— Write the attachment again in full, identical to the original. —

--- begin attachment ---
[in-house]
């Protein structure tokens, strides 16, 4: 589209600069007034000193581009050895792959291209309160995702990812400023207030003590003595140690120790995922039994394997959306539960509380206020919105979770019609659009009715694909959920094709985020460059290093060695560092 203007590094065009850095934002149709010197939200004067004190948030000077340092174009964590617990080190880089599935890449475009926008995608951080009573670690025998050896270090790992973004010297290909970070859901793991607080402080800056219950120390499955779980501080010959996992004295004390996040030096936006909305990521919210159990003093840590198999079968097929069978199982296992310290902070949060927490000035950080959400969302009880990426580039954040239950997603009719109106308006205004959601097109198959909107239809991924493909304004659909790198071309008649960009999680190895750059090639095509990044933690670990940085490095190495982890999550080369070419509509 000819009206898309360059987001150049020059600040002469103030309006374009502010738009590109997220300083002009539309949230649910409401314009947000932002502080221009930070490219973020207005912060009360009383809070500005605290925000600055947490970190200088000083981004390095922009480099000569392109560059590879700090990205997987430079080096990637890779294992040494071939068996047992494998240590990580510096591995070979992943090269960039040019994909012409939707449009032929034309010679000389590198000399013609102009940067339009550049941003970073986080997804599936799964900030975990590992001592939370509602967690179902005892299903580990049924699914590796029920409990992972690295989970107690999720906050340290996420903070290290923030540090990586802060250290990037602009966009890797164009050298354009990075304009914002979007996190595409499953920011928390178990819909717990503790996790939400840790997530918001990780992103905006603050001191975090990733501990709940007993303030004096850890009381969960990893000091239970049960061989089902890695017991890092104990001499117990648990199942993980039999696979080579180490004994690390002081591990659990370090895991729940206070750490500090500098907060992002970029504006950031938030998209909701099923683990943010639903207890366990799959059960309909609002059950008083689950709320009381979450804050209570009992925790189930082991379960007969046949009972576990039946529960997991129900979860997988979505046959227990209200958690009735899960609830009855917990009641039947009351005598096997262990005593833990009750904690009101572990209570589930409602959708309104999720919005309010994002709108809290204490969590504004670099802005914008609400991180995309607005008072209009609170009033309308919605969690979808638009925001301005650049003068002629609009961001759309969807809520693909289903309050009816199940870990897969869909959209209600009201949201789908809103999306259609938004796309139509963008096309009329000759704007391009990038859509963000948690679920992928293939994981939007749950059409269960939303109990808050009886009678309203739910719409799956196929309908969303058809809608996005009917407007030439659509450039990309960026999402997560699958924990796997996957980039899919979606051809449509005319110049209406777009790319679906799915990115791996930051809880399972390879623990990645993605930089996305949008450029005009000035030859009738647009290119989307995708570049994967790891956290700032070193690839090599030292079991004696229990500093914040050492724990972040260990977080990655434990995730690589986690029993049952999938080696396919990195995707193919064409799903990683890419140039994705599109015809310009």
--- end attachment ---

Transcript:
[in-house]
């Protein structure tokens, strides 16, 4: 589209600069007034000193581009050895792959291209309160995702990812400023207030003590003595140690120790995922039994394997959306539960509380206020919105979770019609659009009715694909959920094709985020460059290093060695560092 203007590094065009850095934002149709010197939200004067004190948030000077340092174009964590617990080190880089599935890449475009926008995608951080009573670690025998050896270090790992973004010297290909970070859901793991607080402080800056219950120390499955779980501080010959996992004295004390996040030096936006909305990521919210159990003093840590198999079968097929069978199982296992310290902070949060927490000035950080959400969302009880990426580039954040239950997603009719109106308006205004959601097109198959909107239809991924493909304004659909790198071309008649960009999680190895750059090639095509990044933690670990940085490095190495982890999550080369070419509509 000819009206898309360059987001150049020059600040002469103030309006374009502010738009590109997220300083002009539309949230649910409401314009947000932002502080221009930070490219973020207005912060009360009383809070500005605290925000600055947490970190200088000083981004390095922009480099000569392109560059590879700090990205997987430079080096990637890779294992040494071939068996047992494998240590990580510096591995070979992943090269960039040019994909012409939707449009032929034309010679000389590198000399013609102009940067339009550049941003970073986080997804599936799964900030975990590992001592939370509602967690179902005892299903580990049924699914590796029920409990992972690295989970107690999720906050340290996420903070290290923030540090990586802060250290990037602009966009890797164009050298354009990075304009914002979007996190595409499953920011928390178990819909717990503790996790939400840790997530918001990780992103905006603050001191975090990733501990709940007993303030004096850890009381969960990893000091239970049960061989089902890695017991890092104990001499117990648990199942993980039999696979080579180490004994690390002081591990659990370090895991729940206070750490500090500098907060992002970029504006950031938030998209909701099923683990943010639903207890366990799959059960309909609002059950008083689950709320009381979450804050209570009992925790189930082991379960007969046949009972576990039946529960997991129900979860997988979505046959227990209200958690009735899960609830009855917990009641039947009351005598096997262990005593833990009750904690009101572990209570589930409602959708309104999720919005309010994002709108809290204490969590504004670099802005914008609400991180995309607005008072209009609170009033309308919605969690979808638009925001301005650049003068002629609009961001759309969807809520693909289903309050009816199940870990897969869909959209209600009201949201789908809103999306259609938004796309139509963008096309009329000759704007391009990038859509963000948690679920992928293939994981939007749950059409269960939303109990808050009886009678309203739910719409799956196929309908969303058809809608996005009917407007030439659509450039990309960026999402997560699958924990796997996957980039899919979606051809449509005319110049209406777009790319679906799915990115791996930051809880399972390879623990990645993605930089996305949008450029005009000035030859009738647009290119989307995708570049994967790891956290700032070193690839090599030292079991004696229990500093914040050492724990972040260990977080990655434990995730690589986690029993049952999938080696396919990195995707193919064409799903990683890419140039994705599109015809310009």